Four Students in the Department of Psychology Present Posters at the NASA Ames’ Summer 2011 Higher Education Poster Symposium
Posted on October 16, 2011
Four students from the Department of Psychology presented posters at the NASA Ames’ Summer 2011 Higher Education Poster Symposium in August. They also completed an 8-week internship in the Flight Deck Display Research Lab at NASA Ames Research Center.
Sabrina Billinghurst presented a poster titled, “Should Students Learn Air Traffic Management Skills Before Nextgen Tools?” Her poster addressed a training study that examined methods for introducing new tools to air-traffic controllers. Those involved in the training study, one of which was Sabrina, wanted to know whether it was better to teach new tools before or after learning general air traffic management skills. Sabrina recently presented the paper that accompanies this poster at the Human Factors and Ergonomic Society’s Annual Conference.
Sabrina is in the process of completing her fourth semester as a graduate student of the MS Human Factors Psychology program. Upon graduating, Sabrina looks forward to beginning a career that allows her to work with visual displays.
“Though NASA is most known for their space exploration, NASA is about all types of innovation. Whether they are creating a new air transportation system, or teaching astronauts how to control their own body temperature, they discover new technology in many different domains. When I graduated with a BA in Psychology, I never imagined that I could apply my education to the research performed at NASA. My internship experience at NASA Ames has definitely broadened my perspective of the career opportunities available to me. Now I believe that anyone who is passionate about invention and exploration of new technology can work at NASA.” – Sabrina Billinghurst
Kevin Monk presented a poster titled, “The Effect of Automation on Pilot Situation Awareness.” His poster reviewed quantitative data that supported the notion that automation has a negative effect on pilot situation awareness.
Kevin is in the process of completing his first semester in the MS Human Factors Psychology program. His academic and professional interests include usability and human-computer interaction.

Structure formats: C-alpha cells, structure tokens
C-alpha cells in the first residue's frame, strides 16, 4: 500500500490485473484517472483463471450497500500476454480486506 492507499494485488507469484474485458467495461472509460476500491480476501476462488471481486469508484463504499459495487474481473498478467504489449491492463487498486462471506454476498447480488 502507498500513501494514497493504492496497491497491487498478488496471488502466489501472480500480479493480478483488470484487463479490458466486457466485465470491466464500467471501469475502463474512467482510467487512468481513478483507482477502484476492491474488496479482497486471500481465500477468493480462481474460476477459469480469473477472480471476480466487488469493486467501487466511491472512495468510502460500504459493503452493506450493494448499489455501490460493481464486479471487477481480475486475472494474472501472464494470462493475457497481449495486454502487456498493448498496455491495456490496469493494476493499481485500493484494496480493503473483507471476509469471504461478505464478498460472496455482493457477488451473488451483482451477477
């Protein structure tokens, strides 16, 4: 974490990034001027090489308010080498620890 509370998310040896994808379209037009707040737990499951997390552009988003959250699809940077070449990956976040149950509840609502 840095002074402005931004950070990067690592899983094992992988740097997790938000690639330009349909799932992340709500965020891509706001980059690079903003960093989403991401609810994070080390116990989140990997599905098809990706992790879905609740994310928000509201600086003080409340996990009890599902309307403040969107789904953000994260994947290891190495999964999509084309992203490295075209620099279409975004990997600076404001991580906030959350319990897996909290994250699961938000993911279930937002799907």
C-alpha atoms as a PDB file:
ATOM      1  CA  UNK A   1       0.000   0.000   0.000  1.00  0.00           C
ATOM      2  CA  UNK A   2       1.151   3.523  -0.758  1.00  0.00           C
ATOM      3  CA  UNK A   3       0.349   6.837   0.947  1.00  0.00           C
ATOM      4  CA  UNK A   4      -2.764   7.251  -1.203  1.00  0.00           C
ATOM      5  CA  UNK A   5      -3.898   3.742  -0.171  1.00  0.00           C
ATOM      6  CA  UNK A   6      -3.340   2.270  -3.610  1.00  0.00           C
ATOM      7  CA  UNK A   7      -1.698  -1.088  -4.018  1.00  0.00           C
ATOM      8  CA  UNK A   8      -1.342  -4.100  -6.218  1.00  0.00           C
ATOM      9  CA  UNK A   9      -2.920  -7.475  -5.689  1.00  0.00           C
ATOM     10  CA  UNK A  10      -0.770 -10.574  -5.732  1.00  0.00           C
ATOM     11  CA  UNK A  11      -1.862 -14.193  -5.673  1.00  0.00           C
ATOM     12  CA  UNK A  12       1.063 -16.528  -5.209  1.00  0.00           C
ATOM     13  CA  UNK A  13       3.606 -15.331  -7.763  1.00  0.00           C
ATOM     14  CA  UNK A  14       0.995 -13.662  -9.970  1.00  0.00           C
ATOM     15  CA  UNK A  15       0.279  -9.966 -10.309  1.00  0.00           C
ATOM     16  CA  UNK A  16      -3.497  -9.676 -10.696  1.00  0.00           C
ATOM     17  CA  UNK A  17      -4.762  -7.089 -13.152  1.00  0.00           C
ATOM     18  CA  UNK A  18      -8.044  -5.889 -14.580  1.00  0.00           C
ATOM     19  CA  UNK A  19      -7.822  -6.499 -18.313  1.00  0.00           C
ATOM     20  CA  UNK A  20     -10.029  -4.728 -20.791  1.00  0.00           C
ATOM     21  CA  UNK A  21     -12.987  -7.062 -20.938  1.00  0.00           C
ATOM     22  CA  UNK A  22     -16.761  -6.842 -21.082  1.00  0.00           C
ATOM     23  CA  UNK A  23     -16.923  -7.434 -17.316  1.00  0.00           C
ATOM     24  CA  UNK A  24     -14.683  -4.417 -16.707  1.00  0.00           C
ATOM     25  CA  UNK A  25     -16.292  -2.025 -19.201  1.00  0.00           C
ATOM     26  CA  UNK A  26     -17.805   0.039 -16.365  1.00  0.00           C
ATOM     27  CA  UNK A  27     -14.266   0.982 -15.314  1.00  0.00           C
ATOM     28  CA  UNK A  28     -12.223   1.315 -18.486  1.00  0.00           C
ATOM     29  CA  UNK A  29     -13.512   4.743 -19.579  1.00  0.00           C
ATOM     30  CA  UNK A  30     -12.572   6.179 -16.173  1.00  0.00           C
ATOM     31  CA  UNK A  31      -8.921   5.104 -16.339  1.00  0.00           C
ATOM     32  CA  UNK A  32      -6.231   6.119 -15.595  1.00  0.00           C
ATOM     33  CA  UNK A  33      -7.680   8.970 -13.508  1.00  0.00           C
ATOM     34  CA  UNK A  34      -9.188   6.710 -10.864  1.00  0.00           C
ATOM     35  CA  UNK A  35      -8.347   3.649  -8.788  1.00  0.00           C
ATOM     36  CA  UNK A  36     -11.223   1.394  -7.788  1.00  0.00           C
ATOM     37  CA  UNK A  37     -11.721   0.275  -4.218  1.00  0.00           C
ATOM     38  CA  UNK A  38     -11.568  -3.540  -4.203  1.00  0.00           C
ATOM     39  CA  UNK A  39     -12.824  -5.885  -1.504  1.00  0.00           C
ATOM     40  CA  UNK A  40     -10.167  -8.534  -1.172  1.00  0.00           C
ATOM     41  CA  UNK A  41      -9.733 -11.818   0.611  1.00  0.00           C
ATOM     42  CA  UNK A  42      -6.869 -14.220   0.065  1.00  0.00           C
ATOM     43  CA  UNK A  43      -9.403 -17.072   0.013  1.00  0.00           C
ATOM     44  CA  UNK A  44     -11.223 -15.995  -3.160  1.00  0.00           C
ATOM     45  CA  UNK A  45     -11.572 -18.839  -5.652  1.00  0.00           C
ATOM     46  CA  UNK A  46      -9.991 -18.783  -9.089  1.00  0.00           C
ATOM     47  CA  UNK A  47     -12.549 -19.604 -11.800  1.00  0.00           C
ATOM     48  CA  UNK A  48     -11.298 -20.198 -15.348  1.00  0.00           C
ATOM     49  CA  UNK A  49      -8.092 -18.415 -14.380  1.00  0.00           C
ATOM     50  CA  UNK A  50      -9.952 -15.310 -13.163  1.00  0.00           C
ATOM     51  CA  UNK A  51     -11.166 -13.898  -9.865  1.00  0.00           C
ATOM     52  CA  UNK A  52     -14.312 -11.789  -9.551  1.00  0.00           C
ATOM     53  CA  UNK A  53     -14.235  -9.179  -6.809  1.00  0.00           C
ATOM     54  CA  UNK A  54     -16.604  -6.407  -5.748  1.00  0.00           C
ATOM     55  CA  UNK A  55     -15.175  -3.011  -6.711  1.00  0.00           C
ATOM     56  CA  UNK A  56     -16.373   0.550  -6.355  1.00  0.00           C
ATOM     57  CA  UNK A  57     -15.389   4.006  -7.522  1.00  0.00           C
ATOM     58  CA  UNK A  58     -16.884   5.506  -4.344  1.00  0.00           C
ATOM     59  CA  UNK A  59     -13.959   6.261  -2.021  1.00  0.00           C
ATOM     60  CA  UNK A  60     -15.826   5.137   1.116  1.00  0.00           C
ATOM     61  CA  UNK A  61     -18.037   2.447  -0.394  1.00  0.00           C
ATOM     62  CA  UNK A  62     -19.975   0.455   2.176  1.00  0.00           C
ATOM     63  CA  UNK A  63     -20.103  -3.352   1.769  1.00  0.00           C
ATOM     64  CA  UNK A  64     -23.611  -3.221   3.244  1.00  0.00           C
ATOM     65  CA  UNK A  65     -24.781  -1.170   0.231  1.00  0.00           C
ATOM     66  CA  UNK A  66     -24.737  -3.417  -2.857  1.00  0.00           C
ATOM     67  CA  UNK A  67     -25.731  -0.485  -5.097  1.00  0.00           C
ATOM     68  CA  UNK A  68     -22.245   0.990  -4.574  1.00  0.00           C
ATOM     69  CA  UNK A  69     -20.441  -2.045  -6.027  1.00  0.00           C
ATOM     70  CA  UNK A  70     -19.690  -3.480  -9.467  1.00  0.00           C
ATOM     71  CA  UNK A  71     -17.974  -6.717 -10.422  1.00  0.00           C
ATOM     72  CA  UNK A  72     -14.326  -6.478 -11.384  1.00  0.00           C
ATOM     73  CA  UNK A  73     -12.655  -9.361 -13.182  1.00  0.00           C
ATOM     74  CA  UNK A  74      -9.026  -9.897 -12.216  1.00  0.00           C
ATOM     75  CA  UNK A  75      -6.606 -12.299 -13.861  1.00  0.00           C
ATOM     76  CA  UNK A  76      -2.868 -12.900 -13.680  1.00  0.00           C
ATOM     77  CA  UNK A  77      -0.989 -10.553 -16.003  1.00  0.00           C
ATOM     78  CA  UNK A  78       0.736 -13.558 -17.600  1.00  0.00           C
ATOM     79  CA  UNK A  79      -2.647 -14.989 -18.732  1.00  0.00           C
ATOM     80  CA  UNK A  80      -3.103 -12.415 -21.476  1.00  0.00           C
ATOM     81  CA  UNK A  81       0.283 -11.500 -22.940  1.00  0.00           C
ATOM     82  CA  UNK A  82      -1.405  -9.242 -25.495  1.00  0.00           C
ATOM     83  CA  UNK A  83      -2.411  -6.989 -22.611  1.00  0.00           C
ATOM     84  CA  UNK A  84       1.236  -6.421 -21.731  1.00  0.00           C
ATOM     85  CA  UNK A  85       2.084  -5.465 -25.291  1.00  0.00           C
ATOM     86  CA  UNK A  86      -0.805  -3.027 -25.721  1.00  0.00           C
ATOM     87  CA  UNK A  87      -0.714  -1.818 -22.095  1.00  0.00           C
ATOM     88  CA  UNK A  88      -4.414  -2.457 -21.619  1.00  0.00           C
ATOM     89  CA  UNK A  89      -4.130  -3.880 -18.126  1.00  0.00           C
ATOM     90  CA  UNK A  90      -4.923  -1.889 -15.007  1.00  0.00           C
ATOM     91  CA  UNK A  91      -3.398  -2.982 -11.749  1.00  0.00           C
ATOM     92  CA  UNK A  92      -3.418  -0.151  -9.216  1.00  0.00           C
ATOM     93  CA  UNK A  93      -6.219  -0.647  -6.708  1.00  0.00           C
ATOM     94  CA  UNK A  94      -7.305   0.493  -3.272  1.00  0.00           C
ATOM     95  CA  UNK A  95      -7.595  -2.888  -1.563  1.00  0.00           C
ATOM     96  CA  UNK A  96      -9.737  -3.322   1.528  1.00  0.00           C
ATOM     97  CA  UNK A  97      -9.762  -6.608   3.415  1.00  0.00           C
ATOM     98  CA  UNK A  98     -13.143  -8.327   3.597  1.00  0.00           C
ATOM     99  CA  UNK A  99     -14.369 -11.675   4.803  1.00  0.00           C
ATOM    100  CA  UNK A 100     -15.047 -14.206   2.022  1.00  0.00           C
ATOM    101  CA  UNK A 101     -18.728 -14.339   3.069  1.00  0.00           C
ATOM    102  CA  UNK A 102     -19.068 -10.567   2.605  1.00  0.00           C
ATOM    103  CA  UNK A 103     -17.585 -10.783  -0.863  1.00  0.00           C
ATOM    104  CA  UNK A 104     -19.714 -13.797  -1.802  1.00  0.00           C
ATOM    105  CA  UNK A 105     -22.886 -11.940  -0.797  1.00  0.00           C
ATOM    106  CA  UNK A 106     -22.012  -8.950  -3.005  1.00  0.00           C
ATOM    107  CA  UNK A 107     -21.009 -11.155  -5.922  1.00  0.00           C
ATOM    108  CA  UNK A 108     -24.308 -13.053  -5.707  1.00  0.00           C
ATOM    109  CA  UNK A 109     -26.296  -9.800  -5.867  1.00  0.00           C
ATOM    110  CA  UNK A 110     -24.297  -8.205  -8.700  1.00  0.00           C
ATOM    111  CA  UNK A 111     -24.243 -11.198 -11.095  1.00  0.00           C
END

“I worked as a pseudo-pilot for the WATERSHED simulation in the Flight Deck Display Research Lab at NASA Ames. My experience furthered my knowledge of the Multi Aircraft Control System used in simulations, as well as of different tools in the cockpits. This knowledge shall strengthen my qualifications for a possible career in aviation psychology. – Kevin Monk
Corey Morgan presented a poster titled, “An Investigation into the Potential Sources of Interference in SA Probe Techniques.” His poster was an investigation into sources of operator interference when using different techniques for measuring Situation Awareness (SA).
Corey is in the process of completing his third semester in the MS Human Factors Psychology program. His academic goals include publishing and presenting at one or more conferences before graduating. In regard to his professional goals, Corey wants to be employed by a company doing work in aviation.
“One of the main reasons that the internship was informational for me was that it helped show how the work done in our CHAAT (Center for Human Factors in Advanced Aeronautic Technologies) lab is very similar to research being done at a top governmental research institution. I also really enjoyed the experience because it strengthened my academic interests. Before participating in the internship, I was moderately interested in aviation and the issues surrounding it. After the internship, having had the chance to tour the NASA Ames Research Center and see the types of work that others in the same area are working on, I am much more interested in and happy with what I am doing.” – Corey Morgan
Gregory Morales presented a poster titled, “Situation Awareness, Workload, and Performance in Midterm NextGen: Effect of Dynamic Variations in Aircraft Equipage Levels.” His poster addressed a study on mixed equipage airspace, where new air traffic management technologies are implemented for only a portion of the aircraft. It also highlighted how changes in the percentages of equipped aircraft affect air traffic controllers’ situation awareness, workload, and performance.
Gregory is in the process of completing his first semester in the MS Human Factors Psychology program. His interests relate to stimuli-response compatibility as well as to visual displays and controls. His goals are to continue research in the CHAAT lab while remaining open to other research opportunities.
Written by Cortney Smethurst